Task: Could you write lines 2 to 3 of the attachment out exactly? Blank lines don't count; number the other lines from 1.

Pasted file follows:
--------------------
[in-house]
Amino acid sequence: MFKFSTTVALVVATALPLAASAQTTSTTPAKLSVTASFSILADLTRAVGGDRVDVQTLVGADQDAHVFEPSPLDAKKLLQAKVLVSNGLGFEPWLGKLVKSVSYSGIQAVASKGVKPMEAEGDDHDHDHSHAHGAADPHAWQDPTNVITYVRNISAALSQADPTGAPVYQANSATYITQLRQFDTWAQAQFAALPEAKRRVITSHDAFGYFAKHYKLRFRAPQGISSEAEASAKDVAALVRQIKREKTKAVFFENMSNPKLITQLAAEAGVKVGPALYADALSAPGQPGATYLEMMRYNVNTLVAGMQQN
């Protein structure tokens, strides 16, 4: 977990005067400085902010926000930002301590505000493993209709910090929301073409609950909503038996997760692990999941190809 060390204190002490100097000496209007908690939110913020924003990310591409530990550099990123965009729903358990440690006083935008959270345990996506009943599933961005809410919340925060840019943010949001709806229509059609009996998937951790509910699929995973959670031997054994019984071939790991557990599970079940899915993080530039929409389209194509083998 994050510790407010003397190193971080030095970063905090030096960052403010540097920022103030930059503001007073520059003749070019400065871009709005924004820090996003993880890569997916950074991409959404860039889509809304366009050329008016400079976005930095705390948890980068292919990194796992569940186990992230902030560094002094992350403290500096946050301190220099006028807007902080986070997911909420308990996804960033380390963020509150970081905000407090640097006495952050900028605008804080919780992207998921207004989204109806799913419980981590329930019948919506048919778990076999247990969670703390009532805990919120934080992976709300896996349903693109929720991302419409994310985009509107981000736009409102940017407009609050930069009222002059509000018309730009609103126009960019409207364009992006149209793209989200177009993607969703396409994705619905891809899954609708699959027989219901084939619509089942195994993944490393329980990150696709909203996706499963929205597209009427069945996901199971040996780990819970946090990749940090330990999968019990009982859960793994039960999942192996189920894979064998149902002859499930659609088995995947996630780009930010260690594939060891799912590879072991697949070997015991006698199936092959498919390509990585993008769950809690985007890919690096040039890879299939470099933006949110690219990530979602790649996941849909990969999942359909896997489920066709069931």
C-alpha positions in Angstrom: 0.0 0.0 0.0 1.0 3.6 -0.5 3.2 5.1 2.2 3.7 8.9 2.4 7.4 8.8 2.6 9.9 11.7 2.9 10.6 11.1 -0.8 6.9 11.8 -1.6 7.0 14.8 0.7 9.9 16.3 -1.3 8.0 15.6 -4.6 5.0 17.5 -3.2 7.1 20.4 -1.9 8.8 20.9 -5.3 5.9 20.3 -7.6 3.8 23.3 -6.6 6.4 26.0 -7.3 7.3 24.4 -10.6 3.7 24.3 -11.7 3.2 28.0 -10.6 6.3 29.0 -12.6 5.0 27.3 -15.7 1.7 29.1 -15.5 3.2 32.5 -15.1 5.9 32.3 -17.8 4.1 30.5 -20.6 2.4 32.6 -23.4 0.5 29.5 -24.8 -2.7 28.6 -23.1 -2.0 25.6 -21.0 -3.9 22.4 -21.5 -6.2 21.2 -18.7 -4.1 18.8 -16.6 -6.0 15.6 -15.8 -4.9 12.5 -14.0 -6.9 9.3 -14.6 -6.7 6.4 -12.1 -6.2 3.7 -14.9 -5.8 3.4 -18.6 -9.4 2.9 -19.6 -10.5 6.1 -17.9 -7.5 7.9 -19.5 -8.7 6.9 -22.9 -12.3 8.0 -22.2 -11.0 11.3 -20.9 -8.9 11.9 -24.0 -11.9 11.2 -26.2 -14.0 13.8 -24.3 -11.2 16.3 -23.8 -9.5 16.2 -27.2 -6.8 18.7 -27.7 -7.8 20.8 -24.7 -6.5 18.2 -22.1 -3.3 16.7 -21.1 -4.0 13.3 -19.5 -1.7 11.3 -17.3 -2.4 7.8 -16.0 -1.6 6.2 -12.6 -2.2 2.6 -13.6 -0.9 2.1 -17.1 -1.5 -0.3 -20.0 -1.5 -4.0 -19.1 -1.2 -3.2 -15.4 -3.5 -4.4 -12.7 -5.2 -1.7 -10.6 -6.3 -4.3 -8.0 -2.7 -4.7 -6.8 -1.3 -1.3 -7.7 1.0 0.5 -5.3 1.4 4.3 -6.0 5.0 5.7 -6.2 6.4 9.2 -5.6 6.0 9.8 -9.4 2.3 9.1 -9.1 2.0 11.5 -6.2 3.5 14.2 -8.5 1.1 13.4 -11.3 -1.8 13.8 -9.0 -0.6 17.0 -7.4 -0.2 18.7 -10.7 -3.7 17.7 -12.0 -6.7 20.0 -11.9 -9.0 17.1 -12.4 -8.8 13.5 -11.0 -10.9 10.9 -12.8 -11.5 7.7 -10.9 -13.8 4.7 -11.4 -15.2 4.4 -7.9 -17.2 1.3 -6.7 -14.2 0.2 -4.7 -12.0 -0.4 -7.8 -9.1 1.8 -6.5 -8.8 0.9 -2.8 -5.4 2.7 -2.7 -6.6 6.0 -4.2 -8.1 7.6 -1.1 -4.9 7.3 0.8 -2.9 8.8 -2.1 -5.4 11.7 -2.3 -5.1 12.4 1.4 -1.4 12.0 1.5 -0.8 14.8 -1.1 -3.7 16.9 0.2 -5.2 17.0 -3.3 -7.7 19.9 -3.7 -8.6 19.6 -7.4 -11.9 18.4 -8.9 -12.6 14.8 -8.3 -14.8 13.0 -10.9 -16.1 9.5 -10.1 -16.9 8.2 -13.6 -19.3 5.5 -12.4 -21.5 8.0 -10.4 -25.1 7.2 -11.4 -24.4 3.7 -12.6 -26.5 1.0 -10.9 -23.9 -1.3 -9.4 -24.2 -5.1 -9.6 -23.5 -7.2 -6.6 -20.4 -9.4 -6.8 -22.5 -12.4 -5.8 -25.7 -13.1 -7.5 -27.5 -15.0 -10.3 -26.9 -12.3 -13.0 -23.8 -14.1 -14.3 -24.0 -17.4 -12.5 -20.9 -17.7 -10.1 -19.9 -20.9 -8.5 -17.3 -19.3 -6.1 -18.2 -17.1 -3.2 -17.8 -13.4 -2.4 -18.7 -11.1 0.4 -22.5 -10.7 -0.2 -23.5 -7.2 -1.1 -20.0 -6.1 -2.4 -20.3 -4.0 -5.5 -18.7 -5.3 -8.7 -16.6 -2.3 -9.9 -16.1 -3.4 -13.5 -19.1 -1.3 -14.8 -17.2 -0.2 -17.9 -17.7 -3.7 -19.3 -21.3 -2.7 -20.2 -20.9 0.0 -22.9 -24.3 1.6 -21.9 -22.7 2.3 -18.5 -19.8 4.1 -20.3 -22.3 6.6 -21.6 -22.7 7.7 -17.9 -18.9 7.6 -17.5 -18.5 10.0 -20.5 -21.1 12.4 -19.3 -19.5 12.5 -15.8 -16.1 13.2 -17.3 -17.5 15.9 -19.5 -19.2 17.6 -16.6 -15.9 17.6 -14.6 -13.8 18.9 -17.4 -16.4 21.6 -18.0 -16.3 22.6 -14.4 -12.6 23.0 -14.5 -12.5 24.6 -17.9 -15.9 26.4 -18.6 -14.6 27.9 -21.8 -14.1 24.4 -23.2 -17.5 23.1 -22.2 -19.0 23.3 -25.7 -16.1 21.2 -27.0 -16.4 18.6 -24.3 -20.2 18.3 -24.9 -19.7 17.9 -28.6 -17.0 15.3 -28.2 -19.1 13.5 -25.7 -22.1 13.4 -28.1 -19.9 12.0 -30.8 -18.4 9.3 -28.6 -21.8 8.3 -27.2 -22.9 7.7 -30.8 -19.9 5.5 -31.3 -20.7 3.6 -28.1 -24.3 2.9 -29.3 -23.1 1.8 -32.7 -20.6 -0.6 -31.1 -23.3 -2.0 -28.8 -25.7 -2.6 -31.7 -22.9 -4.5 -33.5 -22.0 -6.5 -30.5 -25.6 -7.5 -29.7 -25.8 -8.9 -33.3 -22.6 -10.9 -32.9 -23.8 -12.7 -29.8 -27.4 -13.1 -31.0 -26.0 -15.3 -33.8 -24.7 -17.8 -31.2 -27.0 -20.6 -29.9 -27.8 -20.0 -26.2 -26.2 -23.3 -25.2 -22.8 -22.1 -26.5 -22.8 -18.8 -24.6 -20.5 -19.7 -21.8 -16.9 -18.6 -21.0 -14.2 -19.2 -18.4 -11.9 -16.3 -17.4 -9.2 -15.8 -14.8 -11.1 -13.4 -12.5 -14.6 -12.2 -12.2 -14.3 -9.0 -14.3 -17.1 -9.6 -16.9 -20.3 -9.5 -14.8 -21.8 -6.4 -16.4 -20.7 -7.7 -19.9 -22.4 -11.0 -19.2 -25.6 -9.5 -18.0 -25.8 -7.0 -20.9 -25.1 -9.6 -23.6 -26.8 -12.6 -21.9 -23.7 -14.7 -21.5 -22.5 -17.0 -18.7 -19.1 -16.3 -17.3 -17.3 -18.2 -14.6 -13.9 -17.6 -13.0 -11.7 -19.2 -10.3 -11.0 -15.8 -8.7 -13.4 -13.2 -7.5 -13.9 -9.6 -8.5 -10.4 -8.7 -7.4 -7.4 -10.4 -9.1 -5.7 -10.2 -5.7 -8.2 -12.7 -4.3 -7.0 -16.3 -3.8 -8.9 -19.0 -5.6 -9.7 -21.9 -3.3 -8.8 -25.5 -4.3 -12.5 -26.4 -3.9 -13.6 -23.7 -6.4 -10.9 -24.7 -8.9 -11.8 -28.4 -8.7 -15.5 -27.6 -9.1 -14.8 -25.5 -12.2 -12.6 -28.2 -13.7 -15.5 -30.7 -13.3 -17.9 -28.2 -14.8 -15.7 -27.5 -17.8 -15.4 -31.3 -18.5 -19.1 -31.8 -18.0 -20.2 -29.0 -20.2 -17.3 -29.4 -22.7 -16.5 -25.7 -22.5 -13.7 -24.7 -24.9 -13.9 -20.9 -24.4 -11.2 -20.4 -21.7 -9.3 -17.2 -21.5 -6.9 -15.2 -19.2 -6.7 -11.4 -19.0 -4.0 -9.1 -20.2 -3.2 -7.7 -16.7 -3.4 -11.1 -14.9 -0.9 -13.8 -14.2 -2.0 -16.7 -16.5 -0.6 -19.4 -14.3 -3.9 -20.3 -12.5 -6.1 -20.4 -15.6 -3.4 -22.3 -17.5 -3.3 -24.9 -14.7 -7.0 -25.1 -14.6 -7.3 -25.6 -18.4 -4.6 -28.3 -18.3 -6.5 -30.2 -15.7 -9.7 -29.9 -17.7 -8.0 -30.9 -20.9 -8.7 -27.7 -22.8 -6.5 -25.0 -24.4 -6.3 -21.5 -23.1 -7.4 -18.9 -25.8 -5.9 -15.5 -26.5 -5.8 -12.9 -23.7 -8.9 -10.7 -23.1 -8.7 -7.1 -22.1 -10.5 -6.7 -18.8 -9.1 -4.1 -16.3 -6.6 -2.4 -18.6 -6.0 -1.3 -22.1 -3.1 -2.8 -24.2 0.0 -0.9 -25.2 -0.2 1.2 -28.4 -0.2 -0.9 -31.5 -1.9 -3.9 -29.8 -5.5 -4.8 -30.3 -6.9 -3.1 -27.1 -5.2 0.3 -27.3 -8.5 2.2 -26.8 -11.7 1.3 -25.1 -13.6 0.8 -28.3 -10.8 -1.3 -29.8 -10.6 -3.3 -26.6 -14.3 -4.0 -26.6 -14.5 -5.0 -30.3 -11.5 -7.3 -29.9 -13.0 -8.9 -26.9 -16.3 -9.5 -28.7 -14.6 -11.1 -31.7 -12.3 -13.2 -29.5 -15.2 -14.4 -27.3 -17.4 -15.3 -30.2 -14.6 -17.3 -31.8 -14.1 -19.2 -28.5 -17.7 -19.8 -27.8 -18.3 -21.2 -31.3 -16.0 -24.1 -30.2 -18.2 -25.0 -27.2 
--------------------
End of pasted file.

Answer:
Amino acid sequence: MFKFSTTVALVVATALPLAASAQTTSTTPAKLSVTASFSILADLTRAVGGDRVDVQTLVGADQDAHVFEPSPLDAKKLLQAKVLVSNGLGFEPWLGKLVKSVSYSGIQAVASKGVKPMEAEGDDHDHDHSHAHGAADPHAWQDPTNVITYVRNISAALSQADPTGAPVYQANSATYITQLRQFDTWAQAQFAALPEAKRRVITSHDAFGYFAKHYKLRFRAPQGISSEAEASAKDVAALVRQIKREKTKAVFFENMSNPKLITQLAAEAGVKVGPALYADALSAPGQPGATYLEMMRYNVNTLVAGMQQN
């Protein structure tokens, strides 16, 4: 977990005067400085902010926000930002301590505000493993209709910090929301073409609950909503038996997760692990999941190809 060390204190002490100097000496209007908690939110913020924003990310591409530990550099990123965009729903358990440690006083935008959270345990996506009943599933961005809410919340925060840019943010949001709806229509059609009996998937951790509910699929995973959670031997054994019984071939790991557990599970079940899915993080530039929409389209194509083998 994050510790407010003397190193971080030095970063905090030096960052403010540097920022103030930059503001007073520059003749070019400065871009709005924004820090996003993880890569997916950074991409959404860039889509809304366009050329008016400079976005930095705390948890980068292919990194796992569940186990992230902030560094002094992350403290500096946050301190220099006028807007902080986070997911909420308990996804960033380390963020509150970081905000407090640097006495952050900028605008804080919780992207998921207004989204109806799913419980981590329930019948919506048919778990076999247990969670703390009532805990919120934080992976709300896996349903693109929720991302419409994310985009509107981000736009409102940017407009609050930069009222002059509000018309730009609103126009960019409207364009992006149209793209989200177009993607969703396409994705619905891809899954609708699959027989219901084939619509089942195994993944490393329980990150696709909203996706499963929205597209009427069945996901199971040996780990819970946090990749940090330990999968019990009982859960793994039960999942192996189920894979064998149902002859499930659609088995995947996630780009930010260690594939060891799912590879072991697949070997015991006698199936092959498919390509990585993008769950809690985007890919690096040039890879299939470099933006949110690219990530979602790649996941849909990969999942359909896997489920066709069931």